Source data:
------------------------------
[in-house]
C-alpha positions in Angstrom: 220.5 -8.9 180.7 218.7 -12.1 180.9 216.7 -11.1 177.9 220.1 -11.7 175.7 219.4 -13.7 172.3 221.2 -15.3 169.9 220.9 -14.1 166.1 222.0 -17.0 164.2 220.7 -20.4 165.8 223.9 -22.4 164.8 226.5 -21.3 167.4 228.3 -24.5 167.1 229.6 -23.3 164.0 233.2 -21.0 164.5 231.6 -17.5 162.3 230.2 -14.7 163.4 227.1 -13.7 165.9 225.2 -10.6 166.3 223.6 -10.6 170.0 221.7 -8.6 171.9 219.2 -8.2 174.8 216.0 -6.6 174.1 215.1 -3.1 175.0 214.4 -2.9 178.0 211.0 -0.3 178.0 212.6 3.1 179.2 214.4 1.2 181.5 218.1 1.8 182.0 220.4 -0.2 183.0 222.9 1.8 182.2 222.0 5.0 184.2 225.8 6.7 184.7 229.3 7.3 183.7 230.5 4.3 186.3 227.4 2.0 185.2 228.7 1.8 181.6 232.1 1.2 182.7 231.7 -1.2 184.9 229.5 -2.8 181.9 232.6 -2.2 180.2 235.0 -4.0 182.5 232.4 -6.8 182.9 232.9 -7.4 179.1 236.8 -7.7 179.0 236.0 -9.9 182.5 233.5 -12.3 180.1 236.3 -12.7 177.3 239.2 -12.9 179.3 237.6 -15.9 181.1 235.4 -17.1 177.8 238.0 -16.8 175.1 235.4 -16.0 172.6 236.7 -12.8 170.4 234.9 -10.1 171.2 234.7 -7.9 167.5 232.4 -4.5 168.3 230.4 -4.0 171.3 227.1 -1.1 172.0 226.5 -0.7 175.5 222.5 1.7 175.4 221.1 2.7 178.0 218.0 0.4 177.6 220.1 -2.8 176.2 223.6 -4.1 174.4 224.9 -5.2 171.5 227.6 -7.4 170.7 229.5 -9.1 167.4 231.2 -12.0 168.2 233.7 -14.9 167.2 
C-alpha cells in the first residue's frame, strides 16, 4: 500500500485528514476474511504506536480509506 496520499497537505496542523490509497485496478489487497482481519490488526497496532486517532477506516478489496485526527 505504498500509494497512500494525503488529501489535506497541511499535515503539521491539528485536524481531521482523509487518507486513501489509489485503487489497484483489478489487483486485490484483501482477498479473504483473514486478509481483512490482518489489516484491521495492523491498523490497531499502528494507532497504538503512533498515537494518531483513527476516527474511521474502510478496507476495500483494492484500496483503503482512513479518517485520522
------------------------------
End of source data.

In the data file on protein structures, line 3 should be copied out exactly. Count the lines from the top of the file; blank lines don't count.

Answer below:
C-alpha cells in the first residue's frame, strides 16, 4: 500500500485528514476474511504506536480509506 496520499497537505496542523490509497485496478489487497482481519490488526497496532486517532477506516478489496485526527 505504498500509494497512500494525503488529501489535506497541511499535515503539521491539528485536524481531521482523509487518507486513501489509489485503487489497484483489478489487483486485490484483501482477498479473504483473514486478509481483512490482518489489516484491521495492523491498523490497531499502528494507532497504538503512533498515537494518531483513527476516527474511521474502510478496507476495500483494492484500496483503503482512513479518517485520522